I had a crisis of confidence a few weeks ago. I was in the middle of doing some technical beer training with a bunch of enthusiastic industry peeps and they started talking about brands I hadn’t tasted. Niche, small batch, experimental and one off brews. Double IPAs, lemon grass infused ales and salted chocolate stouts for example. Hickory, sage and liquorice suffused beers. It’s fantastic that we’ve got such a wealth of flavours, styles and colours in beer but I realised how overwhelming it could become for someone who’s just dipping their toe in the beer sea.
Beer shouldn’t be hard work, it shouldn’t be an exam in extremism. It shouldn’t be a hipster barometer, picking the most stylish beer on the bar because it makes you look good (let’s face it, this is brand snobbery at its worst). It’s like art. I don’t know a lot about it, but I know what I like. Same as fashion: Victoria Beckham can rock a turquoise halterneck and orange flares in Vogue but I bet she doesn’t mop the kitchen floor or pop to the post office in them.
This was perfectly illustrated a few days later when I was talking to a journalist from a national newspaper. We were doing a beer tasting together so I had lined up some really diverse styles and brands for him to try. I was trying to impress him, I’ll admit that. But half way through our session he said to me “I miss normal beer. Just a good pint.”
It stopped me in my tracks. I realised I was in danger of being railroaded by the fashionistas and being sucked in to a world of style over substance.
“Wait there,” I ordered the journo. I hot footed it to the bar and returned with two brimming glasses of ale. “Let’s start again”.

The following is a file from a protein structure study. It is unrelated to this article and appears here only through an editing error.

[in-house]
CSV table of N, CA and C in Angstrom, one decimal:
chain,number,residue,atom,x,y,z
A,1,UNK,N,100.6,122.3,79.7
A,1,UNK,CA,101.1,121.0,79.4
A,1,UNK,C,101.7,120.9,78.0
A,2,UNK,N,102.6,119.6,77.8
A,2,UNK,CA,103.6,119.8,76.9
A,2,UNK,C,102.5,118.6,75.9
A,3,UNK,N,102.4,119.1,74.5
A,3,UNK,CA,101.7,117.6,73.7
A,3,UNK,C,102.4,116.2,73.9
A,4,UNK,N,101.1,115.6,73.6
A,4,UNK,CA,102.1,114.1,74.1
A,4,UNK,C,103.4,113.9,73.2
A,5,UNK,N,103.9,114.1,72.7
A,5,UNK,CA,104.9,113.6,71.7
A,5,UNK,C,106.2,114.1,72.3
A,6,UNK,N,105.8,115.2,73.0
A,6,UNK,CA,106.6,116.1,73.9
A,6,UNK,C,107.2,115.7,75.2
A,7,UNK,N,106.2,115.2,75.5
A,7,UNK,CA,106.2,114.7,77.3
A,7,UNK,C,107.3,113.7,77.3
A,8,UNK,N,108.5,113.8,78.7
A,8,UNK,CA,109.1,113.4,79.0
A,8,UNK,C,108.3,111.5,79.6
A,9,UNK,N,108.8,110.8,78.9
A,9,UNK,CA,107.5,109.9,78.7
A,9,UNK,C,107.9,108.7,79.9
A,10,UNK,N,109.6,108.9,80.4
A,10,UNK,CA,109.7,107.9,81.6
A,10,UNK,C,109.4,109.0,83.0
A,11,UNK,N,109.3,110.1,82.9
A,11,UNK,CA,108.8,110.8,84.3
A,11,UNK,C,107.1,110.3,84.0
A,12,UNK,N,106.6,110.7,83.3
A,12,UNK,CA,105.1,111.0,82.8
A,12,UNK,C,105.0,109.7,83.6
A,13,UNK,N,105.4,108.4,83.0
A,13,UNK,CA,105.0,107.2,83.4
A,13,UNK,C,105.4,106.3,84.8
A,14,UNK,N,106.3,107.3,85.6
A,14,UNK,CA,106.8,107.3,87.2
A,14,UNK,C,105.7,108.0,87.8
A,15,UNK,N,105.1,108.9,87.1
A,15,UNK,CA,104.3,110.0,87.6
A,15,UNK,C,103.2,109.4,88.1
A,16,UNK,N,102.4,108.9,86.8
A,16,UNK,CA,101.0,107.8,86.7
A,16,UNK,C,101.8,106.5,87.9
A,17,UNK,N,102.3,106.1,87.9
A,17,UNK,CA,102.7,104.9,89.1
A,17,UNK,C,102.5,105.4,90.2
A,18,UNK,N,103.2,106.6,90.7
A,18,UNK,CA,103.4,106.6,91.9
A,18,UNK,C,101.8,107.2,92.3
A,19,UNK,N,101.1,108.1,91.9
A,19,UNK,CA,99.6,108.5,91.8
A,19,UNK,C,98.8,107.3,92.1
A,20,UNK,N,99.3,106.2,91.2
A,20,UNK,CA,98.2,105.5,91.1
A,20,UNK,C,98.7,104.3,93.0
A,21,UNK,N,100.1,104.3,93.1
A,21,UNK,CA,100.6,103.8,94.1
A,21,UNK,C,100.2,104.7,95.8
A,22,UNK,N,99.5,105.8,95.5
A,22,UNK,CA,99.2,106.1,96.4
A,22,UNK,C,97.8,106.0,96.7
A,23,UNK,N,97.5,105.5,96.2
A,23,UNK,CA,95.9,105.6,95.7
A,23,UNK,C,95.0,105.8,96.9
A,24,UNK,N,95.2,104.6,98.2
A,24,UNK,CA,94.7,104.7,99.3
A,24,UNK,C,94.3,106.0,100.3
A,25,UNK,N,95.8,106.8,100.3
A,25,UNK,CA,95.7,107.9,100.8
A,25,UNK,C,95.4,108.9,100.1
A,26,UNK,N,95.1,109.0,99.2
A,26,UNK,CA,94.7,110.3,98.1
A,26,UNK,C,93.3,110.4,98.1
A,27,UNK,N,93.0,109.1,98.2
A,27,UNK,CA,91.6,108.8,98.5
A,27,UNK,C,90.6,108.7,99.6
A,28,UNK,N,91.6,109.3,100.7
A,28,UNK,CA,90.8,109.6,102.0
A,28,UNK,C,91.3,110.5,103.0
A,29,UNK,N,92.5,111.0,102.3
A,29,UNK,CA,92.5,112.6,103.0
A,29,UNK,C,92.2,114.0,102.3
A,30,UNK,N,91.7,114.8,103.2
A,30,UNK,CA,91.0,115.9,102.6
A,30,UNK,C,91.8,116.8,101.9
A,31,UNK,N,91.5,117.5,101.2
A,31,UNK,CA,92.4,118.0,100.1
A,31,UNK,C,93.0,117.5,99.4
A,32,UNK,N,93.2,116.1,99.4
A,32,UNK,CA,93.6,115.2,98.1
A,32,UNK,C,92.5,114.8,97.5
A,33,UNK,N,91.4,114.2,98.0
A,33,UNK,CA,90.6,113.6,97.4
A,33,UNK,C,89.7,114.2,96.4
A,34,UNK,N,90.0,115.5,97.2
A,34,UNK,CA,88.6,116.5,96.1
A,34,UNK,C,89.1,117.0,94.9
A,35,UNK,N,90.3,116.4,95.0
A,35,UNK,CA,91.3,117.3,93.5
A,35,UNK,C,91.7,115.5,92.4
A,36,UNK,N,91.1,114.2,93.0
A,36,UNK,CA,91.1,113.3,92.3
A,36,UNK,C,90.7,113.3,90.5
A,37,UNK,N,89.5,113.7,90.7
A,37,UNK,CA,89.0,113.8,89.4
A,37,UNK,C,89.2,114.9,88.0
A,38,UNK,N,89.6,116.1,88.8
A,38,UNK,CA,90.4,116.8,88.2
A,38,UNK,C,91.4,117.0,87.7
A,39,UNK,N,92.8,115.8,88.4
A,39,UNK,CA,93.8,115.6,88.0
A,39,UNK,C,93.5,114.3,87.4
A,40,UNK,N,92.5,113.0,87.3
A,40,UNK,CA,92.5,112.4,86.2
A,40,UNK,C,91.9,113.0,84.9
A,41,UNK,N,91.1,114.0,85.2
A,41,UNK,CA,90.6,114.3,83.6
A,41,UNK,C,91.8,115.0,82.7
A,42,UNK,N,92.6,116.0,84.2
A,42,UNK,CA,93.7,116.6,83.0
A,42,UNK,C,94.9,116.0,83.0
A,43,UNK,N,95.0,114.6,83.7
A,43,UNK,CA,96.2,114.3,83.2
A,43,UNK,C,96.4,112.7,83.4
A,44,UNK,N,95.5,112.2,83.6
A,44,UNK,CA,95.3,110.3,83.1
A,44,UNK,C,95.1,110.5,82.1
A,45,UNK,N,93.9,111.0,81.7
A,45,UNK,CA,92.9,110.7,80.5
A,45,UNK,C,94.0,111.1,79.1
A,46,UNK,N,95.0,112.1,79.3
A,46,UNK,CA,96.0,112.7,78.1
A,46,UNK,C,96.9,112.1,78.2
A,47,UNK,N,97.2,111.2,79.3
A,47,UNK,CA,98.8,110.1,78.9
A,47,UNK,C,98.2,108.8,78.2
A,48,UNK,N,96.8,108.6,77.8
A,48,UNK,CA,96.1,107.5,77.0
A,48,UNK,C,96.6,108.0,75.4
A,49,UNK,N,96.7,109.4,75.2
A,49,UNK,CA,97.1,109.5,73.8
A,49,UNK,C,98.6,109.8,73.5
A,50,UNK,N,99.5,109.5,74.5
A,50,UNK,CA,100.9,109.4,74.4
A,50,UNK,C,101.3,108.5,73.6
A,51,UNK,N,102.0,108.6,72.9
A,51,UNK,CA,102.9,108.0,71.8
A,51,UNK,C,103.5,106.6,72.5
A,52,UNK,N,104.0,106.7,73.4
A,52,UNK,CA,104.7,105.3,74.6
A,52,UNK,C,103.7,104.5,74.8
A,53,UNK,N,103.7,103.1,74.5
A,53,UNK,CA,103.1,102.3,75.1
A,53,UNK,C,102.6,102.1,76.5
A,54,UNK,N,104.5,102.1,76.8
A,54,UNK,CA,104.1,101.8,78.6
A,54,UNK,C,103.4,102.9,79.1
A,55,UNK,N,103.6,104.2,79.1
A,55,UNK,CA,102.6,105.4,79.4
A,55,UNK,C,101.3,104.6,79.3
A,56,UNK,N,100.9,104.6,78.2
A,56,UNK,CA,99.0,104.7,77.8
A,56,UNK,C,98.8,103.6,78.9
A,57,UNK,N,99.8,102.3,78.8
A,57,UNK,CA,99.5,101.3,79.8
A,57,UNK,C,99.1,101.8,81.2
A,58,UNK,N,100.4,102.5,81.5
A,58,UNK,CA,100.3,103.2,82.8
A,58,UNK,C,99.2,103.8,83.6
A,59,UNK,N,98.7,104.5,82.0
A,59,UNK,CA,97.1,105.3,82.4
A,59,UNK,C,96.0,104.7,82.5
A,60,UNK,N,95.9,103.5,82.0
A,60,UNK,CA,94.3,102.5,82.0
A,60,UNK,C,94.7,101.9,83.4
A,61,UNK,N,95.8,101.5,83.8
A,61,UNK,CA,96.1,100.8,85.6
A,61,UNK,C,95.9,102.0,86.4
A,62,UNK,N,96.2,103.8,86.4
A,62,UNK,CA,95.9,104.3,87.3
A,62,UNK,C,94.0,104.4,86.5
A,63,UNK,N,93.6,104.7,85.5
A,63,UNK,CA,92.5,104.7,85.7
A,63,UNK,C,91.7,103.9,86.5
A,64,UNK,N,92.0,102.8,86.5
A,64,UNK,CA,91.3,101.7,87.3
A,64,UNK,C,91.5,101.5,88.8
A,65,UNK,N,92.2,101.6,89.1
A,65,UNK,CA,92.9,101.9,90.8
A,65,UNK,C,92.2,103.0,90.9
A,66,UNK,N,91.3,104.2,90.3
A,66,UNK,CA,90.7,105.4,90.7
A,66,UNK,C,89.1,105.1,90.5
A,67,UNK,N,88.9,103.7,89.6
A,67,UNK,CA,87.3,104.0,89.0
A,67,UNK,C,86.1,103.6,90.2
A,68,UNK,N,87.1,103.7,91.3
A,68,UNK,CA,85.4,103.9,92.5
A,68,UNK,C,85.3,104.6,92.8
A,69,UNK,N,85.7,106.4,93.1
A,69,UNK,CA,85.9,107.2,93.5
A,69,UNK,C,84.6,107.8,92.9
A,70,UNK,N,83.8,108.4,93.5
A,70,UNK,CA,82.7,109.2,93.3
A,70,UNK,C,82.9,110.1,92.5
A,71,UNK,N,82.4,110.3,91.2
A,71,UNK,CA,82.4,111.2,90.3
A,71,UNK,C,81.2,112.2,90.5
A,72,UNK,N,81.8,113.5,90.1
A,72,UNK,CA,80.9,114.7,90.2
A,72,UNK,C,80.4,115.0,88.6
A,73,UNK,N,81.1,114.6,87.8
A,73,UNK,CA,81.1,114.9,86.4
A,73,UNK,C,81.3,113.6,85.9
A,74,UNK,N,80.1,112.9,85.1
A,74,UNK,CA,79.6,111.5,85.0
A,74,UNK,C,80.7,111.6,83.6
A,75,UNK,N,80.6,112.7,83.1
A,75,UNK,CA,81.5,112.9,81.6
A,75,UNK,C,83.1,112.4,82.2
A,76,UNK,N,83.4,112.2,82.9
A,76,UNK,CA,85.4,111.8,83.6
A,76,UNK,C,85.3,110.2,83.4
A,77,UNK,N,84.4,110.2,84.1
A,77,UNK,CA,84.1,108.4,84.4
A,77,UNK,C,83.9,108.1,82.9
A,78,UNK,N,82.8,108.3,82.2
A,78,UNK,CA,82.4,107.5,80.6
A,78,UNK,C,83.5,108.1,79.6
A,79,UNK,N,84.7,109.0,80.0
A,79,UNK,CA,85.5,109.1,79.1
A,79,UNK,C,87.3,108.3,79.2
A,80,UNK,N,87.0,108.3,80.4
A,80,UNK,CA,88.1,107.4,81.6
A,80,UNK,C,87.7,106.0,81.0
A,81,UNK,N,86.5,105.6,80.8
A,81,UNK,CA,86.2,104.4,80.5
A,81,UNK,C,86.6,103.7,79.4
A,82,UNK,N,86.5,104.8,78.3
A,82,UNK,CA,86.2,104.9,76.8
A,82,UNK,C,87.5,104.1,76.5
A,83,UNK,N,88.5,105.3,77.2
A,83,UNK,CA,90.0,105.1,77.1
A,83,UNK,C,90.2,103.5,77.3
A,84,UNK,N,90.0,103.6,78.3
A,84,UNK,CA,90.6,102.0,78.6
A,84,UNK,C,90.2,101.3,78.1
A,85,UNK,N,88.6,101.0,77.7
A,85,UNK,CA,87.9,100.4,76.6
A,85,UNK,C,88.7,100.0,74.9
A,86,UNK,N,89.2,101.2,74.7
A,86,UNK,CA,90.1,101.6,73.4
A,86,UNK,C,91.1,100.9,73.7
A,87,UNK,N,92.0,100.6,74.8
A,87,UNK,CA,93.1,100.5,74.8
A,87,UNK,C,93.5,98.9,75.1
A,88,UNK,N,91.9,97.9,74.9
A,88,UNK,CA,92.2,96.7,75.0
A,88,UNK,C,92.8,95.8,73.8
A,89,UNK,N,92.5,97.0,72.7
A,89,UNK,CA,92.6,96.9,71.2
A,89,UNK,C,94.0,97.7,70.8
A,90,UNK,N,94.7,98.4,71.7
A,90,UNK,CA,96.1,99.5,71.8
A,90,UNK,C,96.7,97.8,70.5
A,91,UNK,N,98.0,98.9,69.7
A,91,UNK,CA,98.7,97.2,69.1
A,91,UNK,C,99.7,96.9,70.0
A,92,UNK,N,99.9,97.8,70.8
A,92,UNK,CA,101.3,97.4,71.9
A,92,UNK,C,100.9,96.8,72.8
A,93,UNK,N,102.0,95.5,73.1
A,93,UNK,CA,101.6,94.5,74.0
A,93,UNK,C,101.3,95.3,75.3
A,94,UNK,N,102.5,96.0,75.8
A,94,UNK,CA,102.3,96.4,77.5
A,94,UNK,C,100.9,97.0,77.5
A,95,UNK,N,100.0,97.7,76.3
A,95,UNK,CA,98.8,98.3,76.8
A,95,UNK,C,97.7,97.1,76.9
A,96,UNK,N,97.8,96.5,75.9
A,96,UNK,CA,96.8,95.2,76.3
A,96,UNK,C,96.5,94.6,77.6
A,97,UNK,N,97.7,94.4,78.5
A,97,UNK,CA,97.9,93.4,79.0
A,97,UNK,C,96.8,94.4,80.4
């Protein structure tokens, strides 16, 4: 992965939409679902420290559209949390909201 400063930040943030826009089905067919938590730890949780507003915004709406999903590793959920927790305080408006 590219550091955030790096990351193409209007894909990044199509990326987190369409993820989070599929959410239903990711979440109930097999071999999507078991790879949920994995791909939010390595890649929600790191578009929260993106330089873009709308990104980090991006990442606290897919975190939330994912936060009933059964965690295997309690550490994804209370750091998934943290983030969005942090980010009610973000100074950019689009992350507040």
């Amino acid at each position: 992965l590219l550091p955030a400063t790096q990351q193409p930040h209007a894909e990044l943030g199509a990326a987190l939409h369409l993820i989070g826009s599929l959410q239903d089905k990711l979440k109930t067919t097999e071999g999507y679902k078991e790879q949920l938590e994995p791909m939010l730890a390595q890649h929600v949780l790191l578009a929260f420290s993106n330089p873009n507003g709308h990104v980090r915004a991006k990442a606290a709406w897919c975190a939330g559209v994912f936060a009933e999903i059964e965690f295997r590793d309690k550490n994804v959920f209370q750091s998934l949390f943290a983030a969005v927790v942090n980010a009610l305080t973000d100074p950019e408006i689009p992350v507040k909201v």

We both took a long pull of Woodforde’s Wherry, from Norfolk. It was crystal clear, polished, shining. Not murky, masquerading under the trendy ‘unfined’ banner. It was cool, perfect beer cellar temperature, not chilled to flavour extinction. It was topped with a cloud of white foam, and served in a dimple glass. Most importantly, it tasted like BEER. Not a spice rack, not a sweetie factory, not an explosion in a fireworks factory. Just good, well made beer.
The journo told me he craved this type of beer but his local boozer had gone all ‘crafty’ and he couldn’t find anything on the pumps under 5%. So what did he do? He defaulted to a keg stout because he knew it was low strength, decent quality and served well. It seems to me that if we if we don’t cater to – and demand – well kept, well balanced session cask beers we are in danger of going back to where we were 30 years ago.
We ordered some food with our Wherry (it’s 3.8% in case you’re wondering) and tucked into beer battered fish ‘n’ chips. I could say that the lovely grapefruit finish on the beer had the perfect acidity to cut through the oiliness of the fish but by that point I was beyond explaining why the beer paired so well. We enjoyed the beer for what it was: quaffable, more-ish and thirst quenching.
Exactly what a beer is meant to be: at the end of the day, it’s my hard earned cash that’s going across the bar, and I want to enjoy it for its drinkability rather than its image.